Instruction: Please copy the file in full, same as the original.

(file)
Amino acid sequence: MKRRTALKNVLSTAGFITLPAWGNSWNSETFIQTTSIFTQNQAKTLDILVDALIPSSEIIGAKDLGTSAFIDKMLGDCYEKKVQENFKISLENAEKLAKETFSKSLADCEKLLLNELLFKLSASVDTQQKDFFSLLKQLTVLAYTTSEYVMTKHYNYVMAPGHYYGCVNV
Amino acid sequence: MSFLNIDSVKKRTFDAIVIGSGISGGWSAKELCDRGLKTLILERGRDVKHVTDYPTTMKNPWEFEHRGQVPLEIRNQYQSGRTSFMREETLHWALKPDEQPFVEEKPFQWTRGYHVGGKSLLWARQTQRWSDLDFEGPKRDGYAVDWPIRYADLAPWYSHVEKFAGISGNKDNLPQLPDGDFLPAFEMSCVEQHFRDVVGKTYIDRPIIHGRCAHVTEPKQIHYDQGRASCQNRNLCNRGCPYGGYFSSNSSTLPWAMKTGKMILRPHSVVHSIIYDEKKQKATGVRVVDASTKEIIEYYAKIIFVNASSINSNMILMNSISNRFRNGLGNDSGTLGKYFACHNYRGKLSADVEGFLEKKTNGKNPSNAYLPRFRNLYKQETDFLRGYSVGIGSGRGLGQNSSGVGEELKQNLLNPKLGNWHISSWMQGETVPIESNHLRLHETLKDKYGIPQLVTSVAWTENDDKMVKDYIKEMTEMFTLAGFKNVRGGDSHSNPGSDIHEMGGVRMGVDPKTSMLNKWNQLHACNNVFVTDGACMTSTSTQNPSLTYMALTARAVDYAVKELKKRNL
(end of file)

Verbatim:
Amino acid sequence: MKRRTALKNVLSTAGFITLPAWGNSWNSETFIQTTSIFTQNQAKTLDILVDALIPSSEIIGAKDLGTSAFIDKMLGDCYEKKVQENFKISLENAEKLAKETFSKSLADCEKLLLNELLFKLSASVDTQQKDFFSLLKQLTVLAYTTSEYVMTKHYNYVMAPGHYYGCVNV
Amino acid sequence: MSFLNIDSVKKRTFDAIVIGSGISGGWSAKELCDRGLKTLILERGRDVKHVTDYPTTMKNPWEFEHRGQVPLEIRNQYQSGRTSFMREETLHWALKPDEQPFVEEKPFQWTRGYHVGGKSLLWARQTQRWSDLDFEGPKRDGYAVDWPIRYADLAPWYSHVEKFAGISGNKDNLPQLPDGDFLPAFEMSCVEQHFRDVVGKTYIDRPIIHGRCAHVTEPKQIHYDQGRASCQNRNLCNRGCPYGGYFSSNSSTLPWAMKTGKMILRPHSVVHSIIYDEKKQKATGVRVVDASTKEIIEYYAKIIFVNASSINSNMILMNSISNRFRNGLGNDSGTLGKYFACHNYRGKLSADVEGFLEKKTNGKNPSNAYLPRFRNLYKQETDFLRGYSVGIGSGRGLGQNSSGVGEELKQNLLNPKLGNWHISSWMQGETVPIESNHLRLHETLKDKYGIPQLVTSVAWTENDDKMVKDYIKEMTEMFTLAGFKNVRGGDSHSNPGSDIHEMGGVRMGVDPKTSMLNKWNQLHACNNVFVTDGACMTSTSTQNPSLTYMALTARAVDYAVKELKKRNL